Spring is here, prompting most of us to head outdoors for a walk or to enjoy some sunshine. But for many who live in a place where the wind comes sweeping down the plains, the end of winter often means the beginning of allergy season.
“Your eyes are watering, your nose is stuffy and it’s hard to breathe,” said OMRF President Stephen Prescott, M.D. “Why? The answer is simple: It’s all the pollen in the air this time of year.”
In new figures for 2015, the Asthma and Allergy Foundation of America ranked Oklahoma City No. 3 on its list of worst cities for spring allergies. Tulsa also made the top 15, ranking 12th.
Oklahoma’s notorious winds play a big part in the sniffling and sneezing. When the breeze picks up at this time of year—March and April are historically the state’s windiest months—it carries with it a big batch of pollen from trees, weeds and grasses.
“Pollen is a fine powder that male plants produce in the spring to fertilize female plants,” said Prescott, a physician and researcher. “For many people, breathing in these microspores doesn’t cause any difficulties.”
According to OMRF immunologist Hal Scofield, M.D., allergies are a product of a confused immune system. “If you have allergies, when your body senses a harmless substance like pollen, it thinks it’s found a dangerous intruder,” he said.
In response to this perceived threat, the immune system creates antibodies to bind to the pollen and sweep it out of the system. The reaction triggers the body’s releases of compounds called histamines, which trigger allergy symptoms such as constricted airways, watery eyes and runny noses.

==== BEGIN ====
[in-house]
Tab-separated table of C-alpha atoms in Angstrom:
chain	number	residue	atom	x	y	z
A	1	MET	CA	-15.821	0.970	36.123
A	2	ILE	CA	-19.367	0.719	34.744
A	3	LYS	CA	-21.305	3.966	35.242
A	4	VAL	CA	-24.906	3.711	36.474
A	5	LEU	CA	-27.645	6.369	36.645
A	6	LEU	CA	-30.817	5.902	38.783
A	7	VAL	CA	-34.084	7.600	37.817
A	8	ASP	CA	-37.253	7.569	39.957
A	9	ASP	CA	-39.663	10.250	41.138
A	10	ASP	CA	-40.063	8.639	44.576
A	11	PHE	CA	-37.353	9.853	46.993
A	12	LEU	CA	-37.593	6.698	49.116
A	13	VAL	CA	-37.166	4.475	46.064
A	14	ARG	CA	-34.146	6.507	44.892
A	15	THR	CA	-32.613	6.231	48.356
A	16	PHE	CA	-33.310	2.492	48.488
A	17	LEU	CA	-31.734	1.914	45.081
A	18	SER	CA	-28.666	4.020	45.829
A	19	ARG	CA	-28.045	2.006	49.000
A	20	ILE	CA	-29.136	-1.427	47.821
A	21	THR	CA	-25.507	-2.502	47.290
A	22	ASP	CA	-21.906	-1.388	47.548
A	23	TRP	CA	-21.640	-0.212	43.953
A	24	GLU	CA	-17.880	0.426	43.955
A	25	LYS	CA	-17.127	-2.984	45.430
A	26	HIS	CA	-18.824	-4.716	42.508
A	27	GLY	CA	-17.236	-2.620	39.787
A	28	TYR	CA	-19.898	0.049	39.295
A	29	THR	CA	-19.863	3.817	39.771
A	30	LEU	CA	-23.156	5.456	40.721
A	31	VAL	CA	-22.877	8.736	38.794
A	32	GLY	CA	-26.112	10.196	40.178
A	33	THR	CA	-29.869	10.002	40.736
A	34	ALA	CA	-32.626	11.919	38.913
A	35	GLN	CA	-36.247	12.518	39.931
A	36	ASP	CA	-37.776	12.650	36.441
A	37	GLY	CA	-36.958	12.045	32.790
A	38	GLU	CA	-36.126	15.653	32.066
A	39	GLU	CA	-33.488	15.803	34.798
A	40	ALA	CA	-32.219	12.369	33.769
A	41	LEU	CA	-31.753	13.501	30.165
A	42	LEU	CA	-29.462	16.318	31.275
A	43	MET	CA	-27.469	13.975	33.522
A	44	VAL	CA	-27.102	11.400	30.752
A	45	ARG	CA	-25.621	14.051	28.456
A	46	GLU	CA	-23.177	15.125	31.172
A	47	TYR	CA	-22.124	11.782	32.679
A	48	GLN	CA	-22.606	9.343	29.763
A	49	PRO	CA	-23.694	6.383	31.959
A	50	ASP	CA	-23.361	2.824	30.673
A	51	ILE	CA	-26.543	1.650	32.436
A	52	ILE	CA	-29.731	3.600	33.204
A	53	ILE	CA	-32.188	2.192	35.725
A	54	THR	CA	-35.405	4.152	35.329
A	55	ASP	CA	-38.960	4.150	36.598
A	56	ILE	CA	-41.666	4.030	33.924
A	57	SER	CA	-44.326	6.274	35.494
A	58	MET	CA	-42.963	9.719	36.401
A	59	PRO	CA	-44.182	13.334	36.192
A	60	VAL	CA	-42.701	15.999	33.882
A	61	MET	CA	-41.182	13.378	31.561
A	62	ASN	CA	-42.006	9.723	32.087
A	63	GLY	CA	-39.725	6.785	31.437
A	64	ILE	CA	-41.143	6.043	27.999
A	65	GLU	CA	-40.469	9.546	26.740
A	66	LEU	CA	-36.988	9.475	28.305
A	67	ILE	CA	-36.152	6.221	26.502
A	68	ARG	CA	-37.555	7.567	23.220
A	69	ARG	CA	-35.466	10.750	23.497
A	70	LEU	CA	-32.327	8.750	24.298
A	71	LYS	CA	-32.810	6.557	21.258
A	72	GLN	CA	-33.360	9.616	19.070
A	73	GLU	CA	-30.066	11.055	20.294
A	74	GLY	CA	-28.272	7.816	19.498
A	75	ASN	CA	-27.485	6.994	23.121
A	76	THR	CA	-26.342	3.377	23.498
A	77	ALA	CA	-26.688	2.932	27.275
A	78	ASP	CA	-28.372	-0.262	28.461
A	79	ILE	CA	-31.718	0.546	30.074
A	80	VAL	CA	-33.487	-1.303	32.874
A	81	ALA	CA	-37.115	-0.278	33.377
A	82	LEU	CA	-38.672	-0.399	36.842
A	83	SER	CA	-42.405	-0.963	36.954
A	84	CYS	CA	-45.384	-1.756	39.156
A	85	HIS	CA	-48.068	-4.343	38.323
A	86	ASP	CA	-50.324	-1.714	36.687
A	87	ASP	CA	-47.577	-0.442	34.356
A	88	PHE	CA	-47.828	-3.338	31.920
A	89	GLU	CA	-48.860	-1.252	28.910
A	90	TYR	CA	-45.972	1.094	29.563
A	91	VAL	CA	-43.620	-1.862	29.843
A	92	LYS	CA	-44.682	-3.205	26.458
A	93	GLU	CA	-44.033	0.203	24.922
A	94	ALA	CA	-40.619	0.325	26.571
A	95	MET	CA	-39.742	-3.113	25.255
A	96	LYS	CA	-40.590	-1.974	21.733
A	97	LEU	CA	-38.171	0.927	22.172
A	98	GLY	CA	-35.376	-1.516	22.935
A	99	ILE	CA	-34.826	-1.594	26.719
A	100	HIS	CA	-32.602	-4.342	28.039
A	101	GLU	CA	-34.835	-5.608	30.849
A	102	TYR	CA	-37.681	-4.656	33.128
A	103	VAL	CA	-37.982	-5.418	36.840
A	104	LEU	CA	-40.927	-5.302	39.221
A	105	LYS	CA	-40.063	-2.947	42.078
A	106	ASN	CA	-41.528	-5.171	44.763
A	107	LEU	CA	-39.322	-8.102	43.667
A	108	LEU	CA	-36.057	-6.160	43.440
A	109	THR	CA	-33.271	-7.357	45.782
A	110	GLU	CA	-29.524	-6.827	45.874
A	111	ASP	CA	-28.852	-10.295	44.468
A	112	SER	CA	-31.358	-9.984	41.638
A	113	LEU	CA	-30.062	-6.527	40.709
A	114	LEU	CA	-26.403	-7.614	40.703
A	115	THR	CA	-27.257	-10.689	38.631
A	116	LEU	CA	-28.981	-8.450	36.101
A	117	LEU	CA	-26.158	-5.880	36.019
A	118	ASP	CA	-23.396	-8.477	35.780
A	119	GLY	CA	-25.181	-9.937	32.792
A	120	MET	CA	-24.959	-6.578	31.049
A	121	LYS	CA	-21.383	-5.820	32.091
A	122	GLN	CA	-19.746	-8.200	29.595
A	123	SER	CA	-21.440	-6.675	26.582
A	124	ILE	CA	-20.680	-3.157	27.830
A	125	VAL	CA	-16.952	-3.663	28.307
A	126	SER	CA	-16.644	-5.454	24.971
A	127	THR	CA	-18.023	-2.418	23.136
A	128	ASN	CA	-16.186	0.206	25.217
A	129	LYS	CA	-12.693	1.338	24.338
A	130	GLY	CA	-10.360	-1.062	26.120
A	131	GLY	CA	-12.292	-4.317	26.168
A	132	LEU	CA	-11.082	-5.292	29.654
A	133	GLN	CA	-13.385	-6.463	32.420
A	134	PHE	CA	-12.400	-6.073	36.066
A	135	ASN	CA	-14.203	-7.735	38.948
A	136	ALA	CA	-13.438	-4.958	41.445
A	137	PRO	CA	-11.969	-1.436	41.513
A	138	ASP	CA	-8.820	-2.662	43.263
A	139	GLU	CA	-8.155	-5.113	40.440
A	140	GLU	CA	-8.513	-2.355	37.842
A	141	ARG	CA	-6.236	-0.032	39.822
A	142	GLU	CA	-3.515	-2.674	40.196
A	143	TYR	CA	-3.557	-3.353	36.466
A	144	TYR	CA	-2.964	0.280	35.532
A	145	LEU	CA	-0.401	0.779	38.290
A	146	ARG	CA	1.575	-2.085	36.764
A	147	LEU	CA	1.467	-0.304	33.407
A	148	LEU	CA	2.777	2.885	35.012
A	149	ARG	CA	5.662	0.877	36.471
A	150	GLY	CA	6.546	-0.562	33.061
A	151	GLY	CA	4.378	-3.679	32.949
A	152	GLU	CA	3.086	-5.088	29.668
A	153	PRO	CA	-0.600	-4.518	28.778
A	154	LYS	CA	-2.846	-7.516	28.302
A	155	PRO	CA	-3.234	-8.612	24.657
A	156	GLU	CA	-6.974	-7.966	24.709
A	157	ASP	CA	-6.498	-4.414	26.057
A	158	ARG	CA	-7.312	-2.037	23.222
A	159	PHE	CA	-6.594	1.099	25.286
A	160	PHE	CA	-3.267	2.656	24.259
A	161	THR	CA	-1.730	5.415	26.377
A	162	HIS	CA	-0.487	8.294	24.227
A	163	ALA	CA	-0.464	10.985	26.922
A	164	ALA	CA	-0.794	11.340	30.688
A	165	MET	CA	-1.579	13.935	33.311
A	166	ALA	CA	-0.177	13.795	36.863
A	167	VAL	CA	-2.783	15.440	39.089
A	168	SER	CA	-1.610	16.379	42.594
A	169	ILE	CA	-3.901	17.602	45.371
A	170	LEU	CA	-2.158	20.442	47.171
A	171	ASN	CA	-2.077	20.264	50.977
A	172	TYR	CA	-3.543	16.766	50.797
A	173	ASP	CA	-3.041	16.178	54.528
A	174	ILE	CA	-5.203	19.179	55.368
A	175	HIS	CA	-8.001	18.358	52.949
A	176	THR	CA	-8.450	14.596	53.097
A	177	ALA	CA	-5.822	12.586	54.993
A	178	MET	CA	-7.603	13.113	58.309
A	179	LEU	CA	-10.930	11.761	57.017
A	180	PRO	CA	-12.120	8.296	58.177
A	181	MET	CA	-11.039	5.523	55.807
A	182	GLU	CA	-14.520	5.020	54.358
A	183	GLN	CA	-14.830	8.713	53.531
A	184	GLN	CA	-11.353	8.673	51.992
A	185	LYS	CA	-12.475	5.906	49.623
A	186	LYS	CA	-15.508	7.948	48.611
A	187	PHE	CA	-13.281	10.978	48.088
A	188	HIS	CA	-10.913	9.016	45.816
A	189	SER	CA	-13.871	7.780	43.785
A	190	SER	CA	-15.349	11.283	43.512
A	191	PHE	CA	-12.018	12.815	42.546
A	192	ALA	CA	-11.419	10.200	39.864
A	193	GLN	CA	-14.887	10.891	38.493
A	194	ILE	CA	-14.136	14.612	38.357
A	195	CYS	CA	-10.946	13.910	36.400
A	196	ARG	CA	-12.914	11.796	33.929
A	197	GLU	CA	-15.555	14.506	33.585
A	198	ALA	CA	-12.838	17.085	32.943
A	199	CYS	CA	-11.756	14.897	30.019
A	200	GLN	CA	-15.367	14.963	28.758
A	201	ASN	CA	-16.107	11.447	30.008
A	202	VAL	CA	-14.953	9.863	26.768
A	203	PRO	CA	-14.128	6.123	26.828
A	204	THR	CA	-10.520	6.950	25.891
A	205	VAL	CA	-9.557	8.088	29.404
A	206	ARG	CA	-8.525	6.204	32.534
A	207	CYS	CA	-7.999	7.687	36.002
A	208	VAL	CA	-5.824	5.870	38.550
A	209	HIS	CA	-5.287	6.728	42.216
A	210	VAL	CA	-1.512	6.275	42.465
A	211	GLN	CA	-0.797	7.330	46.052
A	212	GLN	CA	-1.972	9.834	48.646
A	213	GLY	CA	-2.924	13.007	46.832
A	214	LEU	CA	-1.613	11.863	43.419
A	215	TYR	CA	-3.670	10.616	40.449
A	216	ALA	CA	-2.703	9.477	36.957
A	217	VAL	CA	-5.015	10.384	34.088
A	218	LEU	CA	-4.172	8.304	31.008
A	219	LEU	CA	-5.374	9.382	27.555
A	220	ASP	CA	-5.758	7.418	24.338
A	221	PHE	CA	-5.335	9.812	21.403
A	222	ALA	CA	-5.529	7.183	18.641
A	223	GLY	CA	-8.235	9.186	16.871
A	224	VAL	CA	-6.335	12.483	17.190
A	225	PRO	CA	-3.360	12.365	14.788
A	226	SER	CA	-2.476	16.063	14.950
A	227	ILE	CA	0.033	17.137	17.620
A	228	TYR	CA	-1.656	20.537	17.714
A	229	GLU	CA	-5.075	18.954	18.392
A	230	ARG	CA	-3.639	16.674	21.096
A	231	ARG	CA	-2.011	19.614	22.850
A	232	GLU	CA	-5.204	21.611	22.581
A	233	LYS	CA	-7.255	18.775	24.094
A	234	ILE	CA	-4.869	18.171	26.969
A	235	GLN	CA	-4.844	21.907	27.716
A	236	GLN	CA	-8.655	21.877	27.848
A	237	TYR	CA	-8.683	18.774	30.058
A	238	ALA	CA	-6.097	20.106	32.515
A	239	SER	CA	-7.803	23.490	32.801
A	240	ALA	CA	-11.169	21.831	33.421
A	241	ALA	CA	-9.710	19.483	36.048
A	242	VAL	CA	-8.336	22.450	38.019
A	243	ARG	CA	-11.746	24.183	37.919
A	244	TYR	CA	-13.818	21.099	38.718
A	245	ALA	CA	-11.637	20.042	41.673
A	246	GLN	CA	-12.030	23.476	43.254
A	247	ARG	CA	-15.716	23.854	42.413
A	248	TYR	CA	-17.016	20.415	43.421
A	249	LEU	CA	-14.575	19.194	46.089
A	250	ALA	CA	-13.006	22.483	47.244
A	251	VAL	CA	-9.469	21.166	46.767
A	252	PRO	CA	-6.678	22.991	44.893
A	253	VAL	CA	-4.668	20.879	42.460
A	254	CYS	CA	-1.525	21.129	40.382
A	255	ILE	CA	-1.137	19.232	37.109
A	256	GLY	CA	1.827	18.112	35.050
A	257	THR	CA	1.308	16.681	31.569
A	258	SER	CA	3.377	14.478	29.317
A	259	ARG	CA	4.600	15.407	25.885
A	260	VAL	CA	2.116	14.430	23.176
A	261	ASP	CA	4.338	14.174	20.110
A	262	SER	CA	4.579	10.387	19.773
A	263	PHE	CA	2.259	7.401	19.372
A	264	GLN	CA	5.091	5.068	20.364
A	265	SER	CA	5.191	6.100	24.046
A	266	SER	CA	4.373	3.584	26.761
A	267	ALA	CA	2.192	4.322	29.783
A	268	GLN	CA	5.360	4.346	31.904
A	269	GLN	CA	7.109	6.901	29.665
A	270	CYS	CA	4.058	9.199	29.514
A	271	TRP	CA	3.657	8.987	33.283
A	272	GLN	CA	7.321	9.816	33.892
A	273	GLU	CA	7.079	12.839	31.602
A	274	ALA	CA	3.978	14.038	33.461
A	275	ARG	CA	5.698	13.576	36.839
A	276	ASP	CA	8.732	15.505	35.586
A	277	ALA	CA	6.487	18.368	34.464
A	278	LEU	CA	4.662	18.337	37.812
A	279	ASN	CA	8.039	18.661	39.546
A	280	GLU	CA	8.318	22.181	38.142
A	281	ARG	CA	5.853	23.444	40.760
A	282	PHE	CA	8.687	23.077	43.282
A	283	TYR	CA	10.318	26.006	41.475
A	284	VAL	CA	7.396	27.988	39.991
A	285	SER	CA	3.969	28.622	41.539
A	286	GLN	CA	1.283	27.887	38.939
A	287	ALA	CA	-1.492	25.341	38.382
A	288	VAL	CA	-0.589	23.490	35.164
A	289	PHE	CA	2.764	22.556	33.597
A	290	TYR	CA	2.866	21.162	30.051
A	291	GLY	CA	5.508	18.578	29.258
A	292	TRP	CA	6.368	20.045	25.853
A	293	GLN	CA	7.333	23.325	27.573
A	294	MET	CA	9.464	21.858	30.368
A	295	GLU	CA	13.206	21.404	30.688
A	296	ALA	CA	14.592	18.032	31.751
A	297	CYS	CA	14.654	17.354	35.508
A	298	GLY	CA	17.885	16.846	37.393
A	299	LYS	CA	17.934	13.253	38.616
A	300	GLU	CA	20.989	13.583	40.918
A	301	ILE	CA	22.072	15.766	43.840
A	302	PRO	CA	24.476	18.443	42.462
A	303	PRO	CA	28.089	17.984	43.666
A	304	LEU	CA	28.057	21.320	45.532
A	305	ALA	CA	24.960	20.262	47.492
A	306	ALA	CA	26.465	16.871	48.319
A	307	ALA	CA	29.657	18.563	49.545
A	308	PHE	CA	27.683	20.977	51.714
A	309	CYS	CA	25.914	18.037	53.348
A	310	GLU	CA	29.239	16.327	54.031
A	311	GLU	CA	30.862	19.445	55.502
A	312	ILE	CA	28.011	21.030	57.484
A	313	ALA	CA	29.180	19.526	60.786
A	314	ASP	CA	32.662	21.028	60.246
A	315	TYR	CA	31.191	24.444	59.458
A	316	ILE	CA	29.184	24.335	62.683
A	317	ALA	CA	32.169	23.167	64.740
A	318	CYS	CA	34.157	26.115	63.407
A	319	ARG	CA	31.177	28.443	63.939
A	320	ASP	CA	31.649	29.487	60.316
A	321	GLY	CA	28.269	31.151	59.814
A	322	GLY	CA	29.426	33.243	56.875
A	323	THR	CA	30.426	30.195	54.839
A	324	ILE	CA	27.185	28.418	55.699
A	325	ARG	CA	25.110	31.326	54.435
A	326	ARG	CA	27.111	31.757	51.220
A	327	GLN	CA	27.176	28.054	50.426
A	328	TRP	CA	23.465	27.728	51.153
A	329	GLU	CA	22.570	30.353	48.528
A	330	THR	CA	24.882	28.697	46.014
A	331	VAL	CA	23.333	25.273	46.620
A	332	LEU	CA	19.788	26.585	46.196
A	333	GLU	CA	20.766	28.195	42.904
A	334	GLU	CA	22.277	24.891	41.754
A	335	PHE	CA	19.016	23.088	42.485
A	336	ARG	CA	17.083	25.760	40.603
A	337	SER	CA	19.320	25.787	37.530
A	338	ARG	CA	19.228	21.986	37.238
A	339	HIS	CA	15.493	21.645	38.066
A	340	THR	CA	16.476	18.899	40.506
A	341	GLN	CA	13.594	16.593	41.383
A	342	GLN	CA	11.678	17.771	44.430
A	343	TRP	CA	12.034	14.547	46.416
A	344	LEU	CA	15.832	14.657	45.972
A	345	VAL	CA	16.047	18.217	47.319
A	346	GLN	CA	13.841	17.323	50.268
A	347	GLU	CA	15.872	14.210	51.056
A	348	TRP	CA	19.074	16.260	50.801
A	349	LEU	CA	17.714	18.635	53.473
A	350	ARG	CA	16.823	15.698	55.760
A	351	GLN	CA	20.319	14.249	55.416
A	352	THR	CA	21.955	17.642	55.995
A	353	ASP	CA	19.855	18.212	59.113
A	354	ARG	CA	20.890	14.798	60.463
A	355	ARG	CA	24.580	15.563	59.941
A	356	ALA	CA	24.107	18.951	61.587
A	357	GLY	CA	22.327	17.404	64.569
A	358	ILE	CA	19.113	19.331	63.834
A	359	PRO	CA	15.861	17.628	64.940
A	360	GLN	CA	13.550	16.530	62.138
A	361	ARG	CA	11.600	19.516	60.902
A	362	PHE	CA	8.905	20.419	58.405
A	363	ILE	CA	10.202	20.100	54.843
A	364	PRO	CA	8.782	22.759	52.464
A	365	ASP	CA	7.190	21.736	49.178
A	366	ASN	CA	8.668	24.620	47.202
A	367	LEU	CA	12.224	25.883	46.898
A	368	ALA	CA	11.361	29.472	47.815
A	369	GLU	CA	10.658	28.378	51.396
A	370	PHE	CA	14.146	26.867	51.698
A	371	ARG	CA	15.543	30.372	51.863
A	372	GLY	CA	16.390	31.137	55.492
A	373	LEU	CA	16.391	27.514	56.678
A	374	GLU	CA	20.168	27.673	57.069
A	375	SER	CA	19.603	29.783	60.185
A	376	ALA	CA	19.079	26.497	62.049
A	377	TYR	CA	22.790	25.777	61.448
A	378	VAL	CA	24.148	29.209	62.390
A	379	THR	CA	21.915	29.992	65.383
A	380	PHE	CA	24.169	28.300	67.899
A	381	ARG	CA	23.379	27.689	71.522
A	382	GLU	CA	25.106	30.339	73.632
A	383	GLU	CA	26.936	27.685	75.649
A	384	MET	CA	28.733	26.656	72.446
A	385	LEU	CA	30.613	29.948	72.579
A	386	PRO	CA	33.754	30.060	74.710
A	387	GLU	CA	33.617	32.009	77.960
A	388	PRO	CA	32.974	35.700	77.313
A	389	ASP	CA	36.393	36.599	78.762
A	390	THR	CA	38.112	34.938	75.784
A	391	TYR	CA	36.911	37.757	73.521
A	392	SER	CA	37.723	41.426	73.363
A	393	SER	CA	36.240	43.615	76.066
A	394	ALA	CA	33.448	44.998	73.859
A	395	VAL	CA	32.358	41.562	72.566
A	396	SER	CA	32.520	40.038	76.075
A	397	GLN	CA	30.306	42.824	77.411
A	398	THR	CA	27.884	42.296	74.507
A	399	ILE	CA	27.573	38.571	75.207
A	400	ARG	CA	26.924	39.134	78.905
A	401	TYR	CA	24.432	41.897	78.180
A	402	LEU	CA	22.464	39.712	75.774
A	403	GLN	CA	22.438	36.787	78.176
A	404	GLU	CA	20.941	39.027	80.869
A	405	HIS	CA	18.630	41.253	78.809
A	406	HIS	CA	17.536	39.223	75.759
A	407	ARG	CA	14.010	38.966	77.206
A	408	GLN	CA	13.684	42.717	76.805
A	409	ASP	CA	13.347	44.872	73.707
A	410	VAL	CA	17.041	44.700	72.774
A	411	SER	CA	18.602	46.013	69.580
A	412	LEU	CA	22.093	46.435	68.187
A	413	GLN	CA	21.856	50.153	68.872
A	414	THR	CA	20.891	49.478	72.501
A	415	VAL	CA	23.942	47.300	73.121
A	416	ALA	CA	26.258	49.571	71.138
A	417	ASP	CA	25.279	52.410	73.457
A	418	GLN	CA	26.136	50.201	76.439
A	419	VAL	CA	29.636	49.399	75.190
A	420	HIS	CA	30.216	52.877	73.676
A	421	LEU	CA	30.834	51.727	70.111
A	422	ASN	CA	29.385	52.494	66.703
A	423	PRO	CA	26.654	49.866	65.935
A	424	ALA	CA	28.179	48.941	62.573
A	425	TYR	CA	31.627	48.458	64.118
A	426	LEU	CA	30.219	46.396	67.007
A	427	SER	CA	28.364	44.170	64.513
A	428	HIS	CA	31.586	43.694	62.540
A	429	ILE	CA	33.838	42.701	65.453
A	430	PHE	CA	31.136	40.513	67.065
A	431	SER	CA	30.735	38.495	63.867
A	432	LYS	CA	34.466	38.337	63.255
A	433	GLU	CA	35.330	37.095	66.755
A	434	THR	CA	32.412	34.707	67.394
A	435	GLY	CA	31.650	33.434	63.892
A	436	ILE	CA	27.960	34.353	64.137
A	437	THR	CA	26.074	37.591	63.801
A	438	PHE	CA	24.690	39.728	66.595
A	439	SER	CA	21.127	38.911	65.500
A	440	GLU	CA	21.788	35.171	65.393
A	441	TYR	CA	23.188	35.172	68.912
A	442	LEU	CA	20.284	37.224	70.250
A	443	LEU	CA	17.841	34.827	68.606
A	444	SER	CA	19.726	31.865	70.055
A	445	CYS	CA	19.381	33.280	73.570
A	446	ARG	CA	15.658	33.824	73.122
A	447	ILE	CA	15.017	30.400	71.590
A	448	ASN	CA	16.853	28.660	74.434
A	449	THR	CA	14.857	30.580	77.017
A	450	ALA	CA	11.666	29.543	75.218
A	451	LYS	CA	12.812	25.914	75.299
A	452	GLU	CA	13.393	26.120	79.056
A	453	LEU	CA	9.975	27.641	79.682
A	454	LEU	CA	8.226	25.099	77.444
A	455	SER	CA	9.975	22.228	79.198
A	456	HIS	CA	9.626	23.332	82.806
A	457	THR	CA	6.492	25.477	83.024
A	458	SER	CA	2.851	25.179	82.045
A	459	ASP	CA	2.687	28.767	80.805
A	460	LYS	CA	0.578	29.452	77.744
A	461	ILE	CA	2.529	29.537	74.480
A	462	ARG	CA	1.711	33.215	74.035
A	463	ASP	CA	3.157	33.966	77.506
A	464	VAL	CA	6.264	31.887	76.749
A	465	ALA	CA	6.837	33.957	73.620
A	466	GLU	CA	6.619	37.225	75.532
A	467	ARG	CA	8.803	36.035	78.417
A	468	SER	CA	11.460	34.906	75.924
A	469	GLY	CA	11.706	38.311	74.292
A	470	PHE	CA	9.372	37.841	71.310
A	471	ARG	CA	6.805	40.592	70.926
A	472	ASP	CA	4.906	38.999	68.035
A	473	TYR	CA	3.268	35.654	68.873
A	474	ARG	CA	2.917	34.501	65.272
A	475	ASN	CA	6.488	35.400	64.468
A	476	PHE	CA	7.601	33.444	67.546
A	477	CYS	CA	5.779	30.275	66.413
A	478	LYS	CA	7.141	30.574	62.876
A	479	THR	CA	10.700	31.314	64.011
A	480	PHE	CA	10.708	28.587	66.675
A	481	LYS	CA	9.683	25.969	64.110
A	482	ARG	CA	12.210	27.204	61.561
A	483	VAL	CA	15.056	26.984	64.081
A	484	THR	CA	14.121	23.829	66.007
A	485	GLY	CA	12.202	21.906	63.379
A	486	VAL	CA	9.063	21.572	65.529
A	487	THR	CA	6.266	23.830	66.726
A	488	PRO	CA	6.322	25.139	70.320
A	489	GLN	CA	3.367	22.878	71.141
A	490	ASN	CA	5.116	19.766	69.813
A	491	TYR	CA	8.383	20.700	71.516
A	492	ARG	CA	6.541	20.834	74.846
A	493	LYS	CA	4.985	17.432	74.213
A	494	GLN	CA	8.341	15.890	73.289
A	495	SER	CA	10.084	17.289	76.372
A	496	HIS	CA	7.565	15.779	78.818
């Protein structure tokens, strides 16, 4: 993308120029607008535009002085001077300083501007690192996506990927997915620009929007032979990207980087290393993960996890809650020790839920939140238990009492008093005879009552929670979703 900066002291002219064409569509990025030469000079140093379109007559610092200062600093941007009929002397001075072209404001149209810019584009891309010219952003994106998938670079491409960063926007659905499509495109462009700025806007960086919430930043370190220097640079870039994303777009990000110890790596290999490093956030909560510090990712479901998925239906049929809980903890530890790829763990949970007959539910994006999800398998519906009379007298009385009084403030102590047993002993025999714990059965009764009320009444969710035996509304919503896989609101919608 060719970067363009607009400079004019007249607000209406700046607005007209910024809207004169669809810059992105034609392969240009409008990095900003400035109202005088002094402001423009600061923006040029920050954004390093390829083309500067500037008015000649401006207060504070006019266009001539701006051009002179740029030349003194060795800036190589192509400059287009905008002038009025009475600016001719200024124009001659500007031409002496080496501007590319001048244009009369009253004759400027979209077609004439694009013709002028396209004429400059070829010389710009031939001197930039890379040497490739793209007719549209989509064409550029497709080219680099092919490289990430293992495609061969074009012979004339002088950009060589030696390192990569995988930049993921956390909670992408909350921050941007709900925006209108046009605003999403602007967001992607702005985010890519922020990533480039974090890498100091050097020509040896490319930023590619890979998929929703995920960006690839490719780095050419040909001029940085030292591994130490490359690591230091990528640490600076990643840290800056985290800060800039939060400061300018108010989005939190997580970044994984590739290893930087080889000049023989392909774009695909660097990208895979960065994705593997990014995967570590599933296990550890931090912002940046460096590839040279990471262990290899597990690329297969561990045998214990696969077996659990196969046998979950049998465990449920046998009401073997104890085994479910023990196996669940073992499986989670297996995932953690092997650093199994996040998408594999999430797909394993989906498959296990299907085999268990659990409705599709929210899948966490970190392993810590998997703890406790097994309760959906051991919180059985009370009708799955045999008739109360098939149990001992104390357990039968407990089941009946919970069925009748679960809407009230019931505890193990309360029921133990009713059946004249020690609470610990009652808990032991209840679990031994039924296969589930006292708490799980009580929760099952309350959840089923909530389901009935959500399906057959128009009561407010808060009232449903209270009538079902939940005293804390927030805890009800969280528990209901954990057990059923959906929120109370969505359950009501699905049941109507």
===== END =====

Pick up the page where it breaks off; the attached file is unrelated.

“The whole process is a bit like trying to shoo a fly away with a rifle,” said Scofield. “Sure, it works to get rid of the pollen, but it’s kind of overkill.”
Allergies can make you feel miserable, but do they actually pose a threat?
“Unless you have severe asthma, they’re really more of a nuisance than anything,” said Prescott.
Still, the general discomfort and distraction can disrupt daily activities and detract from quality of life. And treatments like antihistamines can be just as disruptive, often causing drowsiness and mental impairment.
“You want to find an allergy medication that strikes the balance between preventing sneezing and congestion without causing disorientation,” said Scofield. He also suggests keeping outdoor activities to a minimum.
In addition, Prescott recommends making sure the air in your house is filtered through an air conditioning system or similar device.
“If none of that helps, consider seeing an allergist to seek out a more extensive therapy,” Prescott said. “Oh, and if you have to go outside, try to wait until the wind dies down.” Of course, he said, “That might not happen until June.”